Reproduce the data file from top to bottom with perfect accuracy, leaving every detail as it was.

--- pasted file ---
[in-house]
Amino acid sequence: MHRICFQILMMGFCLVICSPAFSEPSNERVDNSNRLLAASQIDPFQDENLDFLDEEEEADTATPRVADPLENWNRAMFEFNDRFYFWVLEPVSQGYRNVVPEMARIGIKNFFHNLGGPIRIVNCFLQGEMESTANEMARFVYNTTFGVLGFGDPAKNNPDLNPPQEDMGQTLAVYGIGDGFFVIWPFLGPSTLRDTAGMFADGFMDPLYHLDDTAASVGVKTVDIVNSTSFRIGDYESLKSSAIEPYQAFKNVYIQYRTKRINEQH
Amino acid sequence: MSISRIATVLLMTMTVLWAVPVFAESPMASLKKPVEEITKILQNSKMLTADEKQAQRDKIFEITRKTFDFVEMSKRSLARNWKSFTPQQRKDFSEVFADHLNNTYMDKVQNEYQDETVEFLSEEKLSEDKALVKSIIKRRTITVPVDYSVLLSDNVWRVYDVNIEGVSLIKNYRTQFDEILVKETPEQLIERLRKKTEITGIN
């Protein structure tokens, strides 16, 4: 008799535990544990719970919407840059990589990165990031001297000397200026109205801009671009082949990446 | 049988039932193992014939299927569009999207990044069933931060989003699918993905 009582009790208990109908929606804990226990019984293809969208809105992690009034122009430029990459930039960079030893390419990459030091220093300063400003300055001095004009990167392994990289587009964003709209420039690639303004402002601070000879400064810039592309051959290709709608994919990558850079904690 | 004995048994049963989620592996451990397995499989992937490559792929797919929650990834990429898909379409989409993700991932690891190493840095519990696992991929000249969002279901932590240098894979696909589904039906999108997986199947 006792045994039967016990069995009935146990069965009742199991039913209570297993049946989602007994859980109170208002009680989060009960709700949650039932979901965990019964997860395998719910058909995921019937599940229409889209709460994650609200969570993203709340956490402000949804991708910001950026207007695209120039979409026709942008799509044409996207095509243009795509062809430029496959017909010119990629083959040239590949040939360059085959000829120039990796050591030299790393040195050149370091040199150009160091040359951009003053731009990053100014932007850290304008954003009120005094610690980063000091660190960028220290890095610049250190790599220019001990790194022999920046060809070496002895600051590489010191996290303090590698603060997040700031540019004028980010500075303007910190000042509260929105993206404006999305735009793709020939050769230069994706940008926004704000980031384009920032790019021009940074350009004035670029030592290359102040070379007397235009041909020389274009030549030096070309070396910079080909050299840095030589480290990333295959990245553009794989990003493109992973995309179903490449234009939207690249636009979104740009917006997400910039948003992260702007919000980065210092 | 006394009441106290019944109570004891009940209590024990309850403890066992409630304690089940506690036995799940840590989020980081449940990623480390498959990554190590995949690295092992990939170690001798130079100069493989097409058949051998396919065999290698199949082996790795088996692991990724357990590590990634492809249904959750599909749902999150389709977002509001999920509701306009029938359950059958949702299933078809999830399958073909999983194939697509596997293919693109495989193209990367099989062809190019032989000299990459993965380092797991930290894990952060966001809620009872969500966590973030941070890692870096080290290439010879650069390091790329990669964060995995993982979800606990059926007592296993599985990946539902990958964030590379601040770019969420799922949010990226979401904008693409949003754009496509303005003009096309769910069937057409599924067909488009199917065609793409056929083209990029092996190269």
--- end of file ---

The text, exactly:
[in-house]
Amino acid sequence: MHRICFQILMMGFCLVICSPAFSEPSNERVDNSNRLLAASQIDPFQDENLDFLDEEEEADTATPRVADPLENWNRAMFEFNDRFYFWVLEPVSQGYRNVVPEMARIGIKNFFHNLGGPIRIVNCFLQGEMESTANEMARFVYNTTFGVLGFGDPAKNNPDLNPPQEDMGQTLAVYGIGDGFFVIWPFLGPSTLRDTAGMFADGFMDPLYHLDDTAASVGVKTVDIVNSTSFRIGDYESLKSSAIEPYQAFKNVYIQYRTKRINEQH
Amino acid sequence: MSISRIATVLLMTMTVLWAVPVFAESPMASLKKPVEEITKILQNSKMLTADEKQAQRDKIFEITRKTFDFVEMSKRSLARNWKSFTPQQRKDFSEVFADHLNNTYMDKVQNEYQDETVEFLSEEKLSEDKALVKSIIKRRTITVPVDYSVLLSDNVWRVYDVNIEGVSLIKNYRTQFDEILVKETPEQLIERLRKKTEITGIN
């Protein structure tokens, strides 16, 4: 008799535990544990719970919407840059990589990165990031001297000397200026109205801009671009082949990446 | 049988039932193992014939299927569009999207990044069933931060989003699918993905 009582009790208990109908929606804990226990019984293809969208809105992690009034122009430029990459930039960079030893390419990459030091220093300063400003300055001095004009990167392994990289587009964003709209420039690639303004402002601070000879400064810039592309051959290709709608994919990558850079904690 | 004995048994049963989620592996451990397995499989992937490559792929797919929650990834990429898909379409989409993700991932690891190493840095519990696992991929000249969002279901932590240098894979696909589904039906999108997986199947 006792045994039967016990069995009935146990069965009742199991039913209570297993049946989602007994859980109170208002009680989060009960709700949650039932979901965990019964997860395998719910058909995921019937599940229409889209709460994650609200969570993203709340956490402000949804991708910001950026207007695209120039979409026709942008799509044409996207095509243009795509062809430029496959017909010119990629083959040239590949040939360059085959000829120039990796050591030299790393040195050149370091040199150009160091040359951009003053731009990053100014932007850290304008954003009120005094610690980063000091660190960028220290890095610049250190790599220019001990790194022999920046060809070496002895600051590489010191996290303090590698603060997040700031540019004028980010500075303007910190000042509260929105993206404006999305735009793709020939050769230069994706940008926004704000980031384009920032790019021009940074350009004035670029030592290359102040070379007397235009041909020389274009030549030096070309070396910079080909050299840095030589480290990333295959990245553009794989990003493109992973995309179903490449234009939207690249636009979104740009917006997400910039948003992260702007919000980065210092 | 006394009441106290019944109570004891009940209590024990309850403890066992409630304690089940506690036995799940840590989020980081449940990623480390498959990554190590995949690295092992990939170690001798130079100069493989097409058949051998396919065999290698199949082996790795088996692991990724357990590590990634492809249904959750599909749902999150389709977002509001999920509701306009029938359950059958949702299933078809999830399958073909999983194939697509596997293919693109495989193209990367099989062809190019032989000299990459993965380092797991930290894990952060966001809620009872969500966590973030941070890692870096080290290439010879650069390091790329990669964060995995993982979800606990059926007592296993599985990946539902990958964030590379601040770019969420799922949010990226979401904008693409949003754009496509303005003009096309769910069937057409599924067909488009199917065609793409056929083209990029092996190269």